Auburn’s state of real estate a ‘perfect storm’
At a time when the Auburn real estate market is experiencing a “perfect storm,” the city is hoping to shed some light on its first-time homebuyers program that faces losing its available funding in a matter of months.
Between the program that provides down payment assistance to low-income, first-time buyers and the city’s occupied housing rehabilitation program, Auburn has $627,627 in state funding that, if it is not used or committed to a project by the end of July, will no longer be at its disposal.
In 2011, the state approved Auburn’s application for a HOME Investment Partnership Grant of $487,500 for the first-time homebuyer program and $292,500 for the rehabilitation program.
Only one homebuyer loan has been issued by the city, and it was for $90,000 in August 2012, and of 15 pre-application submissions in 2012, only two prospective buyers followed through and completed the application process. Applicants can receive no more than $140,000.
As to the dropoff from pre-application to a complete submission, Auburn Senior Planner Reg Murray said the city had not followed up with those applicants, but speculated some may have pulled out because they had been unable to find a home to suit their needs.
That happened with some successful applicants the prior year, he said.
And it’s a competitive market for buyers, just ask Dolores Derr, who, in her 80s, is treading the real estate market waters for the first time in 40 years.
“I had no idea it would be as difficult as it is. Everything is gone yesterday,” said Derr, who made a short-sale offer on a home in the Auburn area in January, wanting to move closer to her two daughters. “When I first started looking … we saw some houses, but I was kind of picky, and then it’s gone. You can’t be picky.”
Her real estate agent, Carolyn Metzker of Lyon Real Estate, calls it the “perfect storm.”
Buyers are aplenty with low interest rates and reasonably affordable prices, and sellers are experiencing appreciating values with little competition, creating a “frenzy,” Metzker said.
Derr said it kept her on her toes.
“I go online about four times a day looking for a house even after I made an offer on the short sale, because I can pull out of the short sale,” she said. “As soon as I see (a house), by the time it gets on the computer, it’s gone.”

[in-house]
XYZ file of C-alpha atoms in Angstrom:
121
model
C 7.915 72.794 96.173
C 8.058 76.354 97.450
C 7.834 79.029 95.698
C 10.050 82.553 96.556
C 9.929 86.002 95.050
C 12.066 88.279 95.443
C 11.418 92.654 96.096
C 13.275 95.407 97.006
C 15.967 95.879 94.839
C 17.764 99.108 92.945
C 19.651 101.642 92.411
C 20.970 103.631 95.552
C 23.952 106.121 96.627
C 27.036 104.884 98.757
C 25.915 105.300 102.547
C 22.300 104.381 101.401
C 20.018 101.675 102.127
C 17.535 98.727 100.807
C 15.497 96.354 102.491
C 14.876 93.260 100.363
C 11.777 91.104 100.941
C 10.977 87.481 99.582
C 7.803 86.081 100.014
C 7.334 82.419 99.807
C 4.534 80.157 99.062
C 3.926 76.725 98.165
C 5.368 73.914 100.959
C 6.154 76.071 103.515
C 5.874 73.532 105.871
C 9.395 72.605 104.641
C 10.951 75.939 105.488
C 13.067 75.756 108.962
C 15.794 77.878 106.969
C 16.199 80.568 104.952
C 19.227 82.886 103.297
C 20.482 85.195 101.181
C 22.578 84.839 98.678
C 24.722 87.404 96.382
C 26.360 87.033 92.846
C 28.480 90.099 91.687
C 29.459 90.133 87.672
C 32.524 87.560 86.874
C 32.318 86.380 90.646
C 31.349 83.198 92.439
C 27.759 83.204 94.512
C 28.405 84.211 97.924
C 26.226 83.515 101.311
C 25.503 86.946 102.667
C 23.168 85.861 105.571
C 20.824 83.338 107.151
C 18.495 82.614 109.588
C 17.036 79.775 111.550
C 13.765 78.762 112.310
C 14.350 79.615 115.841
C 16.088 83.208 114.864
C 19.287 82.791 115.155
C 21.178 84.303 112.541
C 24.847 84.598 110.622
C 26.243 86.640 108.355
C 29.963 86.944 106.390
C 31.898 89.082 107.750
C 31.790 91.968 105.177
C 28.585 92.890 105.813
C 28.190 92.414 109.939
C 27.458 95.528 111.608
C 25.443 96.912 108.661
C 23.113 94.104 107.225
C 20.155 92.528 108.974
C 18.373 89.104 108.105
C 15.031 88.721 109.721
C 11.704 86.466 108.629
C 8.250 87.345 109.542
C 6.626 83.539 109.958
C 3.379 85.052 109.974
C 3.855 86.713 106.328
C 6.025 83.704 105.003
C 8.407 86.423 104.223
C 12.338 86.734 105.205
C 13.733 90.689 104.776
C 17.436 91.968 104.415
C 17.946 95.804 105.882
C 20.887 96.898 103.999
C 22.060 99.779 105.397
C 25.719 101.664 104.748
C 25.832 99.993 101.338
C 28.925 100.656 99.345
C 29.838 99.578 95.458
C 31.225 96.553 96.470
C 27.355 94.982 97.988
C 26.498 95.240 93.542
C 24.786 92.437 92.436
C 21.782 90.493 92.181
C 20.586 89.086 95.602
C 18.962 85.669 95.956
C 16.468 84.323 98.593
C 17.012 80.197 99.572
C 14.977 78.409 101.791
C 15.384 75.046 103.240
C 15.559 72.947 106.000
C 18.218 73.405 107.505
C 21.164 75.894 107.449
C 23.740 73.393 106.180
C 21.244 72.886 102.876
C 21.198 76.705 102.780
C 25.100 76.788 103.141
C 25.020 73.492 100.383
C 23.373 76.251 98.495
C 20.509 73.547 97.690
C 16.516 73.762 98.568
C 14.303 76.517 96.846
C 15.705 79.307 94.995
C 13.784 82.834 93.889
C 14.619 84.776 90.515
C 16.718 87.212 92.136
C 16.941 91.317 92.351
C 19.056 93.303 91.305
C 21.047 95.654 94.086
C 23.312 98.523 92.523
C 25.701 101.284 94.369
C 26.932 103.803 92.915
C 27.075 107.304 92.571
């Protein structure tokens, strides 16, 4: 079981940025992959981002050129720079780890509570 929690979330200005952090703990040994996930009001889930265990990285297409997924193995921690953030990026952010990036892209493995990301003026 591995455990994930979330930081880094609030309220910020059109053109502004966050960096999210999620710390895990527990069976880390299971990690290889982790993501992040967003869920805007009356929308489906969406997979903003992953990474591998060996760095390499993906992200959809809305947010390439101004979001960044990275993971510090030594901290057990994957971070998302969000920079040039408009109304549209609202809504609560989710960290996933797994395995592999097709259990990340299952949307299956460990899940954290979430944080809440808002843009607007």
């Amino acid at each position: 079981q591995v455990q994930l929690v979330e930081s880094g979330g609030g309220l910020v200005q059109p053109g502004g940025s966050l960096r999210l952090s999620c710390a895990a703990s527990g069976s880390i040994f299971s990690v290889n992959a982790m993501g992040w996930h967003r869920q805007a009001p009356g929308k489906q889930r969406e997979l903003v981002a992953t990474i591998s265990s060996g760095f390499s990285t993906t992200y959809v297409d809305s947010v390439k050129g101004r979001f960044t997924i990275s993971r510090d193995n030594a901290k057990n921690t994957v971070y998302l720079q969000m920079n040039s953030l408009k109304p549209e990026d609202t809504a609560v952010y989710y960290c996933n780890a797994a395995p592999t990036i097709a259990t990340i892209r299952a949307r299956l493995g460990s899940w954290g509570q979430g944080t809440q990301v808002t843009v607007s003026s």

In the greater Auburn area, 57 single-family homes are on the market – nearly half of what was available in November 2012, according to the most recent data from area Realtor associations.
At the current rate, if no more homes enter the market, it would be exhausted in 1 1/2 months, according to the data.
“It’s not just the under ($400,000) market that is moving, it is the upper-end homes that are moving; the homes that are over $500,000 are going at a very fast pace, too,” Metzker said. “It’s market-wide.”
Auburn home sales have seen an increase in price per square foot by 8 percent from a year ago, the data show.
Metzker said Auburn’s first-time homebuyer program is worth looking into for those weighing their options.
“It’s a great time for buyers to get into the market, and if this helps them get a leg up then by all means definitely,” she said. “But I think it’s important with this loan program and any loan program to understand what the ramifications are and if it’s appropriate.”
The city had the goal of helping four families buy a home, Murray said, and it still has $397,500 remaining in that funding pool.
“For everything that we’ve put into the program, we were hoping it would be better,” Murray said. “But we knew it could be tough.”
If the city is unable to use the remaining funds for the programs, it may be a potential roadblock in getting approved for the grant again in the future, he said, but other cities are experiencing similar challenges.
“It would not surprise me that the state would say, ‘You’re administering a program when things were really tough out there, and maybe having four successful rehabs and getting a home purchased, maybe they will look at that as a good thing,” he said.
The rehabilitation program assisted two owners with a total of $76,873 in loans in 2012.
The city is making one last push to get the word out about the programs, and flyers will be distributed with Recology bills to about 4,000 residences this month, Murray said.
For more information about the city’s first-time homebuyer and occupied rehabilitation programs, or to apply for one of the loans, contact Murray at (530) 823-4211 ext. 140.
Jon Schultz can be reached at firstname.lastname@example.org. Follow him on Twitter @Jon_AJNews